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Thursday, February 22, 2024

Presidential hopefuls appear at Club for Growth retreat, snubbing Trump

NewsPresidential hopefuls appear at Club for Growth retreat, snubbing Trump

Nikki Haley, the former South Carolina governor, speaks at the Conservative Political Action Conference in National Harbor, Md., on Friday, March 3, 2023. (Haiyun Jiang/The New York Times)

PALM BEACH — Stars of the Republican firmament with their sights on the 2024 election — but not former President Donald Trump — were on hand at The Breakers this weekend for a retreat held by the conservative Club for Growth, whose president said Saturday the group was trying to spotlight new party talent.

It was one of two dueling Republican events this week, the other being the Conservative Political Action Conference (CPAC) in Maryland, and occasionally both events hosted the same speakers. 

Trump, a Palm Beach resident, wasn’t invited to the Club for Growth retreat, only 3 miles from his Mar-a-Lago estate. Instead, Trump was expected to headline at CPAC Saturday evening while his potential presidential rivals spoke at the Club for Growth confab. Speakers at the anti-tax group’s three-day event included Gov. Ron DeSantis, former South Carolina Gov. Nikki Haley, former Vice President Mike Pence, U.S. Sen. Rick Scott of Florida, Texas U.S. Sen. Ted Cruz and South Carolina U.S. Sen Tim Scott.

Although formerly aligned with Trump, the Club for Growth hosted this event to give “new talent” the opportunity to showcase those who support the ideas the club backs, including limited government and free markets, and for these speakers to share their vision of “where America should go, or what America would need,” said David McIntosh, the club’s president.

“We wanted to show all of the different talent that was in the Republican Party, thinking about running or being speculated about running,” McIntosh told the Palm Beach Post on Saturday.

After finding out that he was not invited to the Palm Beach retreat, Trump posted on his TruthSocial social media platform, calling the Club for Growth “an assemblage of political misfits, globalists, and losers,” and name-calling it the “Club for NO Growth.”

To Trump’s criticism, McIntosh said there was “nothing personal from my end,” and that the organization would still consider supporting Trump if he won the nomination.

DeSantis spoke Thursday evening to the small conservative group about how he turned Florida into the “nation’s leading red state.” according to Fox News. The Florida governor has not announced a formal presidential run, but he is widely expected to launch a bid after the close of the current legislative session.

Haley spoke Saturday afternoon, criticizing President Joe Biden’s economic policies. Haley, who is Trump’s current leading official presidential rival, could be heard from outside the ballroom, telling the audience that Biden’s administration will “tax even more money” and cost them more.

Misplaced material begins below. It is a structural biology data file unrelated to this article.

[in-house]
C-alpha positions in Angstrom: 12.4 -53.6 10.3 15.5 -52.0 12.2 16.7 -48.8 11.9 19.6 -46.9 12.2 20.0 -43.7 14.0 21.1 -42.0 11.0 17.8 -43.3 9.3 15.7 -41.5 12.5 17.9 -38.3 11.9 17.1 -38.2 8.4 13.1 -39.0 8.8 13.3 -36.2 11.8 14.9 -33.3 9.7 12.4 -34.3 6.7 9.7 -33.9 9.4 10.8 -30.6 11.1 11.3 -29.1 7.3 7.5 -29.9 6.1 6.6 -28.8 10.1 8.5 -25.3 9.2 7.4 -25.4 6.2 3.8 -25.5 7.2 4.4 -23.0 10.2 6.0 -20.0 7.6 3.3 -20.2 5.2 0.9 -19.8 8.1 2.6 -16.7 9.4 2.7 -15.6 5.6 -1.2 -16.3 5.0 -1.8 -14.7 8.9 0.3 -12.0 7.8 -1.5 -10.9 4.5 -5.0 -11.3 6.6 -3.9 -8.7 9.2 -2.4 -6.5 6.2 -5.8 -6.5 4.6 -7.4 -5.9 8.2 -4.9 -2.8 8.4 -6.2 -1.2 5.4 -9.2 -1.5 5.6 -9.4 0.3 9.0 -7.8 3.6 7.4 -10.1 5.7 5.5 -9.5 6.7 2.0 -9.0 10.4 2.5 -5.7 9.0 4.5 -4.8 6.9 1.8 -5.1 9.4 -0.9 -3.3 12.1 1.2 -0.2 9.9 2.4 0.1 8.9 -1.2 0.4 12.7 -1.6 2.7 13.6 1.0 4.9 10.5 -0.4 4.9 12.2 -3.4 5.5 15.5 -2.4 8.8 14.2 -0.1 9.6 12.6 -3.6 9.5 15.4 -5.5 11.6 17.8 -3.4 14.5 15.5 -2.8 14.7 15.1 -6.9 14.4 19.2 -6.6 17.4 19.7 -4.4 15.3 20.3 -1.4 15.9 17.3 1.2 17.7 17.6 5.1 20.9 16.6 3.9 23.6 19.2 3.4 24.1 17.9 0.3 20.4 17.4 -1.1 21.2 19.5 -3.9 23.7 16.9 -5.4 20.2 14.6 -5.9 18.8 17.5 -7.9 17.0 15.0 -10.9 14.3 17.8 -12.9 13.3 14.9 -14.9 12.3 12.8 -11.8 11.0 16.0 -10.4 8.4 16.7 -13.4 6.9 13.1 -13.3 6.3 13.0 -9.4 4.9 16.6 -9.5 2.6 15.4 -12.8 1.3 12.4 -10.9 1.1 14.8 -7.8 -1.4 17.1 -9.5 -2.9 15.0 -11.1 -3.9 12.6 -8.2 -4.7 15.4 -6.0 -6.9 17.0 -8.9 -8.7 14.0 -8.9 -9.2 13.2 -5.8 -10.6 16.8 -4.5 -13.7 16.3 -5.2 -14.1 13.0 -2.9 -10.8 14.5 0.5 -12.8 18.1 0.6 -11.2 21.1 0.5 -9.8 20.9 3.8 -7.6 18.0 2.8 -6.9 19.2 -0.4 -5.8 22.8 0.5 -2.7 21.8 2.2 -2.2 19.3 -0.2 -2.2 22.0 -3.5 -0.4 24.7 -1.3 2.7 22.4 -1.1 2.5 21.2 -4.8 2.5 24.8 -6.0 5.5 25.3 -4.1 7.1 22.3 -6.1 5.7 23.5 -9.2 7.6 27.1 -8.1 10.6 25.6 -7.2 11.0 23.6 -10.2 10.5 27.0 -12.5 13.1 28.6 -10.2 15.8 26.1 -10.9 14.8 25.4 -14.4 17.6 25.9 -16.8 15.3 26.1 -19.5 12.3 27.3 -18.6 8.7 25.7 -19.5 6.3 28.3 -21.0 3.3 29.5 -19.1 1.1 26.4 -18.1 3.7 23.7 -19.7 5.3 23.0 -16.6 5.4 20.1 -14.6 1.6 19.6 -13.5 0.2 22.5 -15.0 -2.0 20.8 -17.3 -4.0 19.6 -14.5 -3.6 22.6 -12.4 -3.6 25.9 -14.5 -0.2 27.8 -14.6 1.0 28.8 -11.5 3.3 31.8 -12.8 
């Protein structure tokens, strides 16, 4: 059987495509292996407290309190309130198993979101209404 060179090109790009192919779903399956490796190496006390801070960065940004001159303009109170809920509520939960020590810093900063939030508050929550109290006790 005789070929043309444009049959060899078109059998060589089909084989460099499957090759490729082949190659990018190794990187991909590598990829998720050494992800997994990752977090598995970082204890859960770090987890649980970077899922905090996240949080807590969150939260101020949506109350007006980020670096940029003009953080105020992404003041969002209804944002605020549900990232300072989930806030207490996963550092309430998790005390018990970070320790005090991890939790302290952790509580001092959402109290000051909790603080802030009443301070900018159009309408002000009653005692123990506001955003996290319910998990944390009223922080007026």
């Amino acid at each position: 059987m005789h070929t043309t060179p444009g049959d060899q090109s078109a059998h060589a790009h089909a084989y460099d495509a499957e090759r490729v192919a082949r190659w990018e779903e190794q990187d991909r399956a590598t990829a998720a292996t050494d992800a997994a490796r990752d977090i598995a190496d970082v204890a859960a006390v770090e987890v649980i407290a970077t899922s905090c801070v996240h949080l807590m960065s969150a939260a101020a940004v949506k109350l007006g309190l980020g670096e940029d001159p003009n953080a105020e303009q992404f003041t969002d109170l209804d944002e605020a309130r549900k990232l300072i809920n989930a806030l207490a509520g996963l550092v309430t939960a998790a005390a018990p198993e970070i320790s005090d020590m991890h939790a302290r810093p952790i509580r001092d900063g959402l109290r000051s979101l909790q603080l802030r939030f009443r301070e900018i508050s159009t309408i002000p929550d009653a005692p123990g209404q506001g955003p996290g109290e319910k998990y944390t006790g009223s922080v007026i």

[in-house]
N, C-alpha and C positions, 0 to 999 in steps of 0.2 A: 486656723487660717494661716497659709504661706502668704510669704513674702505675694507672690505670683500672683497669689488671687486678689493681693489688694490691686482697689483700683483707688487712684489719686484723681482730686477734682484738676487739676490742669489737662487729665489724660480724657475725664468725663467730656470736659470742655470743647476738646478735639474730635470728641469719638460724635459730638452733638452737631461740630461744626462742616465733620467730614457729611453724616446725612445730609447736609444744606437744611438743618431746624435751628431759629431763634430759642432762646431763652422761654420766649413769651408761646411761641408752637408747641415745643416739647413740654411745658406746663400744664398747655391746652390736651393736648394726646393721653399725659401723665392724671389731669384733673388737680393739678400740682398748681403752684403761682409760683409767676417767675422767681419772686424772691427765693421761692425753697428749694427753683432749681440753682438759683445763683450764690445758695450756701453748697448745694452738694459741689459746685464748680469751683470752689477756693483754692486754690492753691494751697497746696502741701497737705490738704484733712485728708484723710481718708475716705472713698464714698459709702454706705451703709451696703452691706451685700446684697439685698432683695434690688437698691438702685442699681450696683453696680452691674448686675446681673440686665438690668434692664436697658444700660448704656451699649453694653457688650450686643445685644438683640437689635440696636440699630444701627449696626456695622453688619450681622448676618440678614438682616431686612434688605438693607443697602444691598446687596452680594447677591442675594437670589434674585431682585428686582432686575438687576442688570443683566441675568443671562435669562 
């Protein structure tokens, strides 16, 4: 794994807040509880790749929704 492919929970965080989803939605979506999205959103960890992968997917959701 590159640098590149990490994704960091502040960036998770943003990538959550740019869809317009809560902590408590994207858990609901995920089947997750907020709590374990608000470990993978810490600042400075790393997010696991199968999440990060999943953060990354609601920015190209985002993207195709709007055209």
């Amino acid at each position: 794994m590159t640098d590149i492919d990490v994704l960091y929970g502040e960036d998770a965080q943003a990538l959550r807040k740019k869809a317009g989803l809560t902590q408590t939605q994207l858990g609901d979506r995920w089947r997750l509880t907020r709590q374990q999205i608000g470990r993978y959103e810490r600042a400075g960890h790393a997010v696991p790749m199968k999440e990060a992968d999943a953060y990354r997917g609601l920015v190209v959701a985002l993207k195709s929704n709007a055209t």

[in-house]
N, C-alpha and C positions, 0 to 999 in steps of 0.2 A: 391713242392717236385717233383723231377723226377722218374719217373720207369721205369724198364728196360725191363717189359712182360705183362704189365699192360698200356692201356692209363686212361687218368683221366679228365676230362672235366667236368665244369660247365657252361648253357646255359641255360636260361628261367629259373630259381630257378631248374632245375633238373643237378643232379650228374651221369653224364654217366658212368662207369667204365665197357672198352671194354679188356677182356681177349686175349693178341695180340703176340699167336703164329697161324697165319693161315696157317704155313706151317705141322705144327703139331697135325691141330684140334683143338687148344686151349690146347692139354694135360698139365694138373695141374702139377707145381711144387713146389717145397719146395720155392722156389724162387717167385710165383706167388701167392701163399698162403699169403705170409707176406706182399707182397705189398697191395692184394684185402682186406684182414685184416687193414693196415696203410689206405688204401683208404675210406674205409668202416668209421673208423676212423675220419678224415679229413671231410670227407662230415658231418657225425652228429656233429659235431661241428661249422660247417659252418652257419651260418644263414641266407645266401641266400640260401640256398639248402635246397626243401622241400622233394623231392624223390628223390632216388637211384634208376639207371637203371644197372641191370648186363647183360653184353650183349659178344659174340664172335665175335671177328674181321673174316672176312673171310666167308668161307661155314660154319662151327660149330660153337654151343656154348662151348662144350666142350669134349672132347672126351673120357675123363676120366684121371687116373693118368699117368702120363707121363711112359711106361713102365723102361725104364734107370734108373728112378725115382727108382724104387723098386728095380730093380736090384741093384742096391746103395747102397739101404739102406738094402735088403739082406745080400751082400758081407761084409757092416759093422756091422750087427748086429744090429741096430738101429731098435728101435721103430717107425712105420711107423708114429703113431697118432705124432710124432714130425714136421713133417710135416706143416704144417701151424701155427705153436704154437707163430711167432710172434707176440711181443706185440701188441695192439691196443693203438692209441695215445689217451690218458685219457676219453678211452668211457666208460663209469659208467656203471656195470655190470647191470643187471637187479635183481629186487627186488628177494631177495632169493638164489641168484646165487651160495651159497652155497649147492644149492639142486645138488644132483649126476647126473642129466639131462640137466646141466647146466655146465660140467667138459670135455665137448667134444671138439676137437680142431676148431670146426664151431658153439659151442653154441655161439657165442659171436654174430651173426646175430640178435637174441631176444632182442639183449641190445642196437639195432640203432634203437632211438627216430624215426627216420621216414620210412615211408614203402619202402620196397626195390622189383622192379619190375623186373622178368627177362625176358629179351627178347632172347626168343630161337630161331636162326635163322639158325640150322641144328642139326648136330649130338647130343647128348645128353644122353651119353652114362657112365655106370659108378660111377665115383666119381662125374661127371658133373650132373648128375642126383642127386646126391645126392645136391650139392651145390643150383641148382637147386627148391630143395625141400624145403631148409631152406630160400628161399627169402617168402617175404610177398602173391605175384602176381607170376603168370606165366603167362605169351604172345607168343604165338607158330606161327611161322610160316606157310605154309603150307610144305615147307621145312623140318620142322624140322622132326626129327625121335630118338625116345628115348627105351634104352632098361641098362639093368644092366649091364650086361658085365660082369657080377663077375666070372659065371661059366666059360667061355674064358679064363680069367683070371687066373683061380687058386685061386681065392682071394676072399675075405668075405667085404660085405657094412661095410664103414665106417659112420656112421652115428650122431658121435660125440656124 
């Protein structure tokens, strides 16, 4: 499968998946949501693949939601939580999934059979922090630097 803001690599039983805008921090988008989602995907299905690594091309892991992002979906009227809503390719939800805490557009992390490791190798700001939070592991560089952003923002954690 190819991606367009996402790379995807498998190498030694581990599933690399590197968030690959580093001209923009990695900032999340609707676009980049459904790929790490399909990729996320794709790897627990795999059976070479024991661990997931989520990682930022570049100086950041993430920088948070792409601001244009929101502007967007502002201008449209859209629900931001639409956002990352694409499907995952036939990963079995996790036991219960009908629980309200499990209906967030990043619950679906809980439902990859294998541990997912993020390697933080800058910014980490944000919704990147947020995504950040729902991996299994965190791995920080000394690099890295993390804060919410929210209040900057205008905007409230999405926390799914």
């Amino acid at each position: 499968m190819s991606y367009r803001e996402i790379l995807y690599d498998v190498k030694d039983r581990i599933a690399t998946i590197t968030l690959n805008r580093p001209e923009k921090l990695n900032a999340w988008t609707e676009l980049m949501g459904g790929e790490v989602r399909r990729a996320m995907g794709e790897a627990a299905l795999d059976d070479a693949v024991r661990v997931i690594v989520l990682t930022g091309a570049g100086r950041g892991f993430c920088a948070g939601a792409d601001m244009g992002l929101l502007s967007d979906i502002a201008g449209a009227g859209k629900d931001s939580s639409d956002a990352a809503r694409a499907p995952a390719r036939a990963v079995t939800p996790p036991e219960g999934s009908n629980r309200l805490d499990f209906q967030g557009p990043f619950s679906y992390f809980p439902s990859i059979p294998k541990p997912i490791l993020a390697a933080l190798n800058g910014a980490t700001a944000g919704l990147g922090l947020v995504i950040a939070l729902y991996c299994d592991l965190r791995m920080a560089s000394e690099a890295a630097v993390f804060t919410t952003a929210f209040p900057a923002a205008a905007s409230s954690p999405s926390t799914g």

The event was closed to the press, but attendees told the Post that Fox News was the only outlet allowed inside. Security officials escorted a Post reporter from the premises Saturday, saying that event organizers did not want reporters in the building while the retreat was going on.

2024’s two-man show, but in Florida

Florida, particularly Palm Beach, has been central to Trump’s campaign, and has opened a campaign headquarters in West Palm Beach, according to Politico. Aside from speaking to conservative leaders and activists at Club 47 for Presidents Day, Trump also hosted a major donor event in Mar-a-Lago for his MAGA Inc. super PAC on Feb. 23. 

But Palm Beach is not just important to Trump. DeSantis has spent a substantial amount of time in Palm Beach County since the start of the year, including visting a three-day donor retreat at the Four Seasons Palm Beach late last month, and on Wednesday, making a stop at the Palm Beach Republican Club to tout his new book, “The Courage to Be Free.”

DeSantis and Trump’s tensions are not new, but DeSantis has been less blunt in his jabs at the former president.

Trump’s blatant tarring of the Florida governor as “Ron DeSanctimonious” in his speeches and callouts on TruthSocial confirms one side of the strain between the two. But DeSantis had not responded to any of Trump’s criticisms, until the release of his new book. 

DeSantis’ book features careful references to the former president that lauded Trump as a “unique star power,” yet also indirectly takes a dig at him for a lack of activity within his first two years as president despite having a Republican House and Senate. DeSantis’ book focuses primarily on his work in Florida as a “blueprint” for a conservative remake of national policy.

Polls tend to remain close between the two Florida Republicans. In a Yspanhoo News/YouGov poll of potential Republican presidential nominees taken in early February, DeSantis was leading Trump by 4 percentage points. But a more recent YspanhooNews poll conducted toward the end of February showed Trump leading by 8 percentage points.

The governor is popular with right-wing Floridians because of his hostility to pandemic lockdowns and an aggressive culture war campaign that attacks “woke” ideologies in school such as critical race theory, and taking down diversity, equity and inclusion programs in educational institutions.

DeSantis has also been adopting slogans such as “Make America Florida,” and touting himself as “America’s governor,” and he often has traveled nationwide to speak to conservative groups. This month, he will be heading to Iowa, an early presidential primary state, and then making additional stops in Nevada and New Hampshire.

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